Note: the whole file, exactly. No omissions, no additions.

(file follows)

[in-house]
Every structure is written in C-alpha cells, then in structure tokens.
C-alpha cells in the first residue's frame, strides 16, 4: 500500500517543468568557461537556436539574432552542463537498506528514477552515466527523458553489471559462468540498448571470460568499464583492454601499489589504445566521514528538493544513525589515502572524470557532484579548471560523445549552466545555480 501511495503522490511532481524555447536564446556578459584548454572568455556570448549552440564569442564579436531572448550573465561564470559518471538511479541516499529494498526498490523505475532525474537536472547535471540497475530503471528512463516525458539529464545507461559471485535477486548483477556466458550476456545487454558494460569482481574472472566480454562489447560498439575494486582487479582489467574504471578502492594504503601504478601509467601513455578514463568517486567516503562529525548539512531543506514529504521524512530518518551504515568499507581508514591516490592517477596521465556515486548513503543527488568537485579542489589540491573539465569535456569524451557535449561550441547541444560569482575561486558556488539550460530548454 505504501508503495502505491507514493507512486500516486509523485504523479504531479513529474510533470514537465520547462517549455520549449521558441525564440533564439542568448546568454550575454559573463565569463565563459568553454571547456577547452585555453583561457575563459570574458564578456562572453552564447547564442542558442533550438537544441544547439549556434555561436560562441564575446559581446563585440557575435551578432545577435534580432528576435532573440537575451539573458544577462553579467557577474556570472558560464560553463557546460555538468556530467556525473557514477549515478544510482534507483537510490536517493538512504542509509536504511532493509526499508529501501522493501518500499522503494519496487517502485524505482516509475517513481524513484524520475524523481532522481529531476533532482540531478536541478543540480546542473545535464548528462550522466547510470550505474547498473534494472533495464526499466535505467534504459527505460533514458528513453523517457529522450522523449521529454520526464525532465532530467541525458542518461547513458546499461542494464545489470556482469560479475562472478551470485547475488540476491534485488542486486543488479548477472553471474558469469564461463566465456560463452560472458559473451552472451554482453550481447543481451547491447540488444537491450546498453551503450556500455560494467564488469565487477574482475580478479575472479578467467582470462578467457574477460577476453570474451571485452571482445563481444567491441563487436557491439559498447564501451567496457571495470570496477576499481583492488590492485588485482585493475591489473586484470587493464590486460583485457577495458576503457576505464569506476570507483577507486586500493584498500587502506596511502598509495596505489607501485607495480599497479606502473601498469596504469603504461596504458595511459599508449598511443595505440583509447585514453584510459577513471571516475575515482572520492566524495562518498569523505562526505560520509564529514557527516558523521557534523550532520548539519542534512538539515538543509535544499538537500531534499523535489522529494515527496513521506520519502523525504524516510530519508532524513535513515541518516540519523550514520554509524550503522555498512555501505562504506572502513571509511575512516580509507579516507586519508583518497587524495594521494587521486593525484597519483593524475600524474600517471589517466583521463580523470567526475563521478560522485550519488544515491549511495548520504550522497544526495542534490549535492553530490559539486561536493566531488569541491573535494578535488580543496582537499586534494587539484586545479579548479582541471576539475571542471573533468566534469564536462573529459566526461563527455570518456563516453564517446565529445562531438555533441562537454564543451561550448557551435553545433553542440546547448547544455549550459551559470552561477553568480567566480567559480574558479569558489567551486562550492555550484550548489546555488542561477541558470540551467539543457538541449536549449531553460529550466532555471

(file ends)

[in-house]
Every structure is written in C-alpha cells, then in structure tokens.
C-alpha cells in the first residue's frame, strides 16, 4: 500500500517543468568557461537556436539574432552542463537498506528514477552515466527523458553489471559462468540498448571470460568499464583492454601499489589504445566521514528538493544513525589515502572524470557532484579548471560523445549552466545555480 501511495503522490511532481524555447536564446556578459584548454572568455556570448549552440564569442564579436531572448550573465561564470559518471538511479541516499529494498526498490523505475532525474537536472547535471540497475530503471528512463516525458539529464545507461559471485535477486548483477556466458550476456545487454558494460569482481574472472566480454562489447560498439575494486582487479582489467574504471578502492594504503601504478601509467601513455578514463568517486567516503562529525548539512531543506514529504521524512530518518551504515568499507581508514591516490592517477596521465556515486548513503543527488568537485579542489589540491573539465569535456569524451557535449561550441547541444560569482575561486558556488539550460530548454 505504501508503495502505491507514493507512486500516486509523485504523479504531479513529474510533470514537465520547462517549455520549449521558441525564440533564439542568448546568454550575454559573463565569463565563459568553454571547456577547452585555453583561457575563459570574458564578456562572453552564447547564442542558442533550438537544441544547439549556434555561436560562441564575446559581446563585440557575435551578432545577435534580432528576435532573440537575451539573458544577462553579467557577474556570472558560464560553463557546460555538468556530467556525473557514477549515478544510482534507483537510490536517493538512504542509509536504511532493509526499508529501501522493501518500499522503494519496487517502485524505482516509475517513481524513484524520475524523481532522481529531476533532482540531478536541478543540480546542473545535464548528462550522466547510470550505474547498473534494472533495464526499466535505467534504459527505460533514458528513453523517457529522450522523449521529454520526464525532465532530467541525458542518461547513458546499461542494464545489470556482469560479475562472478551470485547475488540476491534485488542486486543488479548477472553471474558469469564461463566465456560463452560472458559473451552472451554482453550481447543481451547491447540488444537491450546498453551503450556500455560494467564488469565487477574482475580478479575472479578467467582470462578467457574477460577476453570474451571485452571482445563481444567491441563487436557491439559498447564501451567496457571495470570496477576499481583492488590492485588485482585493475591489473586484470587493464590486460583485457577495458576503457576505464569506476570507483577507486586500493584498500587502506596511502598509495596505489607501485607495480599497479606502473601498469596504469603504461596504458595511459599508449598511443595505440583509447585514453584510459577513471571516475575515482572520492566524495562518498569523505562526505560520509564529514557527516558523521557534523550532520548539519542534512538539515538543509535544499538537500531534499523535489522529494515527496513521506520519502523525504524516510530519508532524513535513515541518516540519523550514520554509524550503522555498512555501505562504506572502513571509511575512516580509507579516507586519508583518497587524495594521494587521486593525484597519483593524475600524474600517471589517466583521463580523470567526475563521478560522485550519488544515491549511495548520504550522497544526495542534490549535492553530490559539486561536493566531488569541491573535494578535488580543496582537499586534494587539484586545479579548479582541471576539475571542471573533468566534469564536462573529459566526461563527455570518456563516453564517446565529445562531438555533441562537454564543451561550448557551435553545433553542440546547448547544455549550459551559470552561477553568480567566480567559480574558479569558489567551486562550492555550484550548489546555488542561477541558470540551467539543457538541449536549449531553460529550466532555471